\”A high percentage of people in cities and factory towns walked to work. If you were like most people at the time, however, you lived in a nonurban area. If you didn’t work at home, you also may have traveled to your job by foot, or you may have gotten there on horseback or by mule. … In urban areas, 1915–20 was the heyday of streetcars: miles of track peaked just 2 years later at nearly 73,000. Horse-drawn streetcars and buses led to home construction some 3 to 5 miles from downtown. Within the city, electric streetcars and trolleys may have been your means of transportation, speeding you to your job at 20 miles per hour. … Although automobiles had only recently been invented, an estimated 2.3 million cars were registered in 1915. Olds Motor Works, which was early on the scene, produced some 5,000 cars in 1904, but these were overshadowed by the popularity of the more affordable Ford Motor Company’s Model T, colloquially referred to as “Tin Lizzy.\”\”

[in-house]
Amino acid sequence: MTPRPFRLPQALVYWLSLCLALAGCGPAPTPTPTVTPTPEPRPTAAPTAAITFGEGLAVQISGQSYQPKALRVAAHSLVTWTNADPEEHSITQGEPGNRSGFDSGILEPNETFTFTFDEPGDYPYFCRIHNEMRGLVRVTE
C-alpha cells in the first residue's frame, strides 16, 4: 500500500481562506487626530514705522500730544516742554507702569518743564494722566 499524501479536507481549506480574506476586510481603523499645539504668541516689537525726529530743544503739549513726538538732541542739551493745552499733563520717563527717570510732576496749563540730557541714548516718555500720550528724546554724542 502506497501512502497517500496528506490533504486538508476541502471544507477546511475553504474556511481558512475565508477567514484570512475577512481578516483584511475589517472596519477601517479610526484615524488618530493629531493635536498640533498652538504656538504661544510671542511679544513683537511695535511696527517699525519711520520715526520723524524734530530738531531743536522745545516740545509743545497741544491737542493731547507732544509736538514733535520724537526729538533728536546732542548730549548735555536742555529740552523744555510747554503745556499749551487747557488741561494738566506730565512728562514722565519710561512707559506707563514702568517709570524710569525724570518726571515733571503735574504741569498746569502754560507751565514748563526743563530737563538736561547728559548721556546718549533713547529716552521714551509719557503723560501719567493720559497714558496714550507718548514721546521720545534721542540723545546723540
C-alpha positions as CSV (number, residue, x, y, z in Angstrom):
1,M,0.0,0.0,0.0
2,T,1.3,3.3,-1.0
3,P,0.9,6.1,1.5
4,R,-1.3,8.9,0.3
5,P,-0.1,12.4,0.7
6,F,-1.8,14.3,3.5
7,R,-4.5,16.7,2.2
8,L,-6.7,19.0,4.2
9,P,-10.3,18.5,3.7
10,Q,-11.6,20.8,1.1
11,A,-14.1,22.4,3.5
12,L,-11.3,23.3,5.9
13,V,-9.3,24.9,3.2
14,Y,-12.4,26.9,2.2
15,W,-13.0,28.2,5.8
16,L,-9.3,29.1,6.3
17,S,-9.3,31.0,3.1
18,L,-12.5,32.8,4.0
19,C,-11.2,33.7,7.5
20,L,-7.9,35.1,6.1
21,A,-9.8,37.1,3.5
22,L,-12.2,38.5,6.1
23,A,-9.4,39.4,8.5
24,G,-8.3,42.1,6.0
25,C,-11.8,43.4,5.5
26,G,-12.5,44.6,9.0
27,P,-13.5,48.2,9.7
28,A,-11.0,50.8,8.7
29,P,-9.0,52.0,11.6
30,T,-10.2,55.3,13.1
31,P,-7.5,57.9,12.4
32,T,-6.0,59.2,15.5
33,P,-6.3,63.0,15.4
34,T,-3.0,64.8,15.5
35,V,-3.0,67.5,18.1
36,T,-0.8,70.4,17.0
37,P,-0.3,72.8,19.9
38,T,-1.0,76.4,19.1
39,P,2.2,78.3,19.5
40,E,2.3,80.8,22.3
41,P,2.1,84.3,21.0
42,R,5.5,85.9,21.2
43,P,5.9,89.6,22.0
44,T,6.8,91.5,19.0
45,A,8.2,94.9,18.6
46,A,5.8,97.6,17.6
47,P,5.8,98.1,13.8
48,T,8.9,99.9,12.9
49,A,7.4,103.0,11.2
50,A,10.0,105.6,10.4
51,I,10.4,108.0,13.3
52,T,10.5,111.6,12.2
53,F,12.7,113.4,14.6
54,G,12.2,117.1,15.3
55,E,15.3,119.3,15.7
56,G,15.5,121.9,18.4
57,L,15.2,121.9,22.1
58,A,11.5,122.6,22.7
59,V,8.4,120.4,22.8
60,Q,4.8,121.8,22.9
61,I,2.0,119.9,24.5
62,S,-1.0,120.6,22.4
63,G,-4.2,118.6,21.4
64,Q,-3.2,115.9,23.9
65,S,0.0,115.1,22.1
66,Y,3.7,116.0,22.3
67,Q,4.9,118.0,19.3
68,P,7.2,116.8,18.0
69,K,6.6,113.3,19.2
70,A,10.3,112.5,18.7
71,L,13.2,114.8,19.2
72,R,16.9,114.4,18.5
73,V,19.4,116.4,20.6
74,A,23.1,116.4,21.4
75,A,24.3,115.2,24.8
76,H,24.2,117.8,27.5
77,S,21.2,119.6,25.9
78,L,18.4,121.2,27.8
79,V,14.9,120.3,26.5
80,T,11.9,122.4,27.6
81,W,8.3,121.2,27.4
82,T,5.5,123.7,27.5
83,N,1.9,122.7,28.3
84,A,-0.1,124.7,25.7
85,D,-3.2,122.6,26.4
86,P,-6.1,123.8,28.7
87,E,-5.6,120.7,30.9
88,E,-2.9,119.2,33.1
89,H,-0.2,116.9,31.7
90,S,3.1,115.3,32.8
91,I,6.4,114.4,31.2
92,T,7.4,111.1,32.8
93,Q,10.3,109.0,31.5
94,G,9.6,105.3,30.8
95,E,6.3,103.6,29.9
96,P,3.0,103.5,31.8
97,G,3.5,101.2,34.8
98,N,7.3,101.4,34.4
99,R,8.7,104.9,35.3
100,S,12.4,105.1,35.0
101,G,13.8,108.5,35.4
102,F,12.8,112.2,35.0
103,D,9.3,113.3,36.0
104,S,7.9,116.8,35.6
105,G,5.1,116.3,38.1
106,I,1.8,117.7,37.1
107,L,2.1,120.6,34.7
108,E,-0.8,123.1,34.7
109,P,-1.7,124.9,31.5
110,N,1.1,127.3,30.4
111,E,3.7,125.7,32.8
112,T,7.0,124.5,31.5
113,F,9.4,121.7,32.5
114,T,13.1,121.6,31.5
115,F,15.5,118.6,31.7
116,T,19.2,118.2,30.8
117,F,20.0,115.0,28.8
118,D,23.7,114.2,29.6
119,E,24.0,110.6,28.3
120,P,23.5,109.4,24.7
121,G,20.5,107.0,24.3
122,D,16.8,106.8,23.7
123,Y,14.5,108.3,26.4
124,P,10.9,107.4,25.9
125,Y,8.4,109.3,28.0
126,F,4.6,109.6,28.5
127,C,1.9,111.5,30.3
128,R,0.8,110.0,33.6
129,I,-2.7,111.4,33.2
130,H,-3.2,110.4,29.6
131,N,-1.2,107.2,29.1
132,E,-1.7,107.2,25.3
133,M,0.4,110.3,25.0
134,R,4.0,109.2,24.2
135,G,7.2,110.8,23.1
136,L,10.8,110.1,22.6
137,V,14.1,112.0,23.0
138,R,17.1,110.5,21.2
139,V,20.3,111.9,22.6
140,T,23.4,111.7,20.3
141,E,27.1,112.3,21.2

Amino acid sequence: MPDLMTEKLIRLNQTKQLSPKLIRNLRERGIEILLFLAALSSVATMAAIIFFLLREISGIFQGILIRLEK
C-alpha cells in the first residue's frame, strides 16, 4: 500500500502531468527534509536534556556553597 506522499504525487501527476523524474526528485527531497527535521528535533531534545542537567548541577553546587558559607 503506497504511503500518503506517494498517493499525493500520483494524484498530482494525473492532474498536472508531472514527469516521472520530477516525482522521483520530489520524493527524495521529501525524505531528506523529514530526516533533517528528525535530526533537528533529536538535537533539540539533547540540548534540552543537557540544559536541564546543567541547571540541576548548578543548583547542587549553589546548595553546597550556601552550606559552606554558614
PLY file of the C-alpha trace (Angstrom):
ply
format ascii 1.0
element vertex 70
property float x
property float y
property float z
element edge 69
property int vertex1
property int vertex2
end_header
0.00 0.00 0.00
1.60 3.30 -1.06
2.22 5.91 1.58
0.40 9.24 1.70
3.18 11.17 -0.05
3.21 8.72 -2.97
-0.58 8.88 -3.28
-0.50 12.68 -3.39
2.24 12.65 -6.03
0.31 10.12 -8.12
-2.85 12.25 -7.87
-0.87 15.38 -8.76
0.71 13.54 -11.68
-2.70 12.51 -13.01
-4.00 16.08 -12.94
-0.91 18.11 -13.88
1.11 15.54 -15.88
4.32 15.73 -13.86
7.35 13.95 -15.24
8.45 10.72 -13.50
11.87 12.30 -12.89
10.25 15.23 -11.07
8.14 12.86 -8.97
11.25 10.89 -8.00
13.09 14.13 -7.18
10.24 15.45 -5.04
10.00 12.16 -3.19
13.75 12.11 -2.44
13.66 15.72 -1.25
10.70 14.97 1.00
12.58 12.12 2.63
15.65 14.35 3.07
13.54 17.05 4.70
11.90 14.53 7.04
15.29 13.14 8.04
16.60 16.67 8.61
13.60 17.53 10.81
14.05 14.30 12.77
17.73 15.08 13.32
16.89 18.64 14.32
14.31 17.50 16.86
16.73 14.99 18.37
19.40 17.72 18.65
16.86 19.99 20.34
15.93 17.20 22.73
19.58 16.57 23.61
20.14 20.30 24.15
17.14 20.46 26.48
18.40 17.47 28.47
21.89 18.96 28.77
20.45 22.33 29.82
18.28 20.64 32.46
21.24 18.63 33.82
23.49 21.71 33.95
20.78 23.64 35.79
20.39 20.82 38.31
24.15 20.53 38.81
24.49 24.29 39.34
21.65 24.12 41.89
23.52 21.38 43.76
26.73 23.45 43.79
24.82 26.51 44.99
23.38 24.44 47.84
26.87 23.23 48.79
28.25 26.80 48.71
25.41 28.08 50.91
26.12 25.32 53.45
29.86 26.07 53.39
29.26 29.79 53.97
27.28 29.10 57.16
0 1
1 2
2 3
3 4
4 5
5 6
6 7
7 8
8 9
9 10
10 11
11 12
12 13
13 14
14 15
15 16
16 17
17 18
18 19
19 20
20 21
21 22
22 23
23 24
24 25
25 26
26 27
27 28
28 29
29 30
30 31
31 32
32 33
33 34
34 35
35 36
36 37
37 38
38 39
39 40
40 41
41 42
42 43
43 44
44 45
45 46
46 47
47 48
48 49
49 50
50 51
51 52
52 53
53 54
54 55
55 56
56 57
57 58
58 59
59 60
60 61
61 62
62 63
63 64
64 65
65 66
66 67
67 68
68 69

\”The latest workplace rage was scientific management, which involved motion and time studies to determine the most efficient way to perform a work task. In 1911, Frederick Winslow Taylor wrote a seminal work on the subject—The Principles of Scientific Management—which suggested that greater workplace efficiency can be achieved by training employees to do a single job, such as opening mail, inspecting ball bearings, performing accounting tasks, or selling products. Taylorism pushed the division of labor to its logical extreme but did not take into account worker satisfaction. Similarly, in 1913, Henry Ford instituted the assembly line into his Ford Model-T car manufacturing plants to boost both efficiency and production.\”